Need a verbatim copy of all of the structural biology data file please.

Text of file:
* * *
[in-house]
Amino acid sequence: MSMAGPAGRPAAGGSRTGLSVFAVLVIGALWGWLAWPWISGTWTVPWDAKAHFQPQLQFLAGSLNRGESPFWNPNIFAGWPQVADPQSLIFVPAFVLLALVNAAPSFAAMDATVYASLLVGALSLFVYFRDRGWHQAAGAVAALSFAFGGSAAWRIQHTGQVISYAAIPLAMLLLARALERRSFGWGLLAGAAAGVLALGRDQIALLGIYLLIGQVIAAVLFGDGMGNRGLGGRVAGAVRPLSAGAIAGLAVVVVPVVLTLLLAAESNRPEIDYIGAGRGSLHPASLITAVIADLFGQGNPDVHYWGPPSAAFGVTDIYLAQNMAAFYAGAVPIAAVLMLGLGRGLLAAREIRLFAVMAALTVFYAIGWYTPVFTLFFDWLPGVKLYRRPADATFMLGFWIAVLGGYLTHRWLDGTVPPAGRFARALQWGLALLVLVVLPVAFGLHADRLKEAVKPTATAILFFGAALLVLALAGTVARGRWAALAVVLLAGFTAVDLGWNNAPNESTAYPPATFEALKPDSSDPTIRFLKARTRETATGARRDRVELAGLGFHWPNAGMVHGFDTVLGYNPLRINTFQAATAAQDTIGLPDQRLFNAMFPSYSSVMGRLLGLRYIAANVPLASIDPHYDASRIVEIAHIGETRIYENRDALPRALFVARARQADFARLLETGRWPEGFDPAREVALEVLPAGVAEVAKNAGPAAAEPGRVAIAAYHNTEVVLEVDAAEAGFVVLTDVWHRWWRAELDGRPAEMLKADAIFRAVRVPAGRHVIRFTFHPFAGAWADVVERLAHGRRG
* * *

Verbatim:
[in-house]
Amino acid sequence: MSMAGPAGRPAAGGSRTGLSVFAVLVIGALWGWLAWPWISGTWTVPWDAKAHFQPQLQFLAGSLNRGESPFWNPNIFAGWPQVADPQSLIFVPAFVLLALVNAAPSFAAMDATVYASLLVGALSLFVYFRDRGWHQAAGAVAALSFAFGGSAAWRIQHTGQVISYAAIPLAMLLLARALERRSFGWGLLAGAAAGVLALGRDQIALLGIYLLIGQVIAAVLFGDGMGNRGLGGRVAGAVRPLSAGAIAGLAVVVVPVVLTLLLAAESNRPEIDYIGAGRGSLHPASLITAVIADLFGQGNPDVHYWGPPSAAFGVTDIYLAQNMAAFYAGAVPIAAVLMLGLGRGLLAAREIRLFAVMAALTVFYAIGWYTPVFTLFFDWLPGVKLYRRPADATFMLGFWIAVLGGYLTHRWLDGTVPPAGRFARALQWGLALLVLVVLPVAFGLHADRLKEAVKPTATAILFFGAALLVLALAGTVARGRWAALAVVLLAGFTAVDLGWNNAPNESTAYPPATFEALKPDSSDPTIRFLKARTRETATGARRDRVELAGLGFHWPNAGMVHGFDTVLGYNPLRINTFQAATAAQDTIGLPDQRLFNAMFPSYSSVMGRLLGLRYIAANVPLASIDPHYDASRIVEIAHIGETRIYENRDALPRALFVARARQADFARLLETGRWPEGFDPAREVALEVLPAGVAEVAKNAGPAAAEPGRVAIAAYHNTEVVLEVDAAEAGFVVLTDVWHRWWRAELDGRPAEMLKADAIFRAVRVPAGRHVIRFTFHPFAGAWADVVERLAHGRRG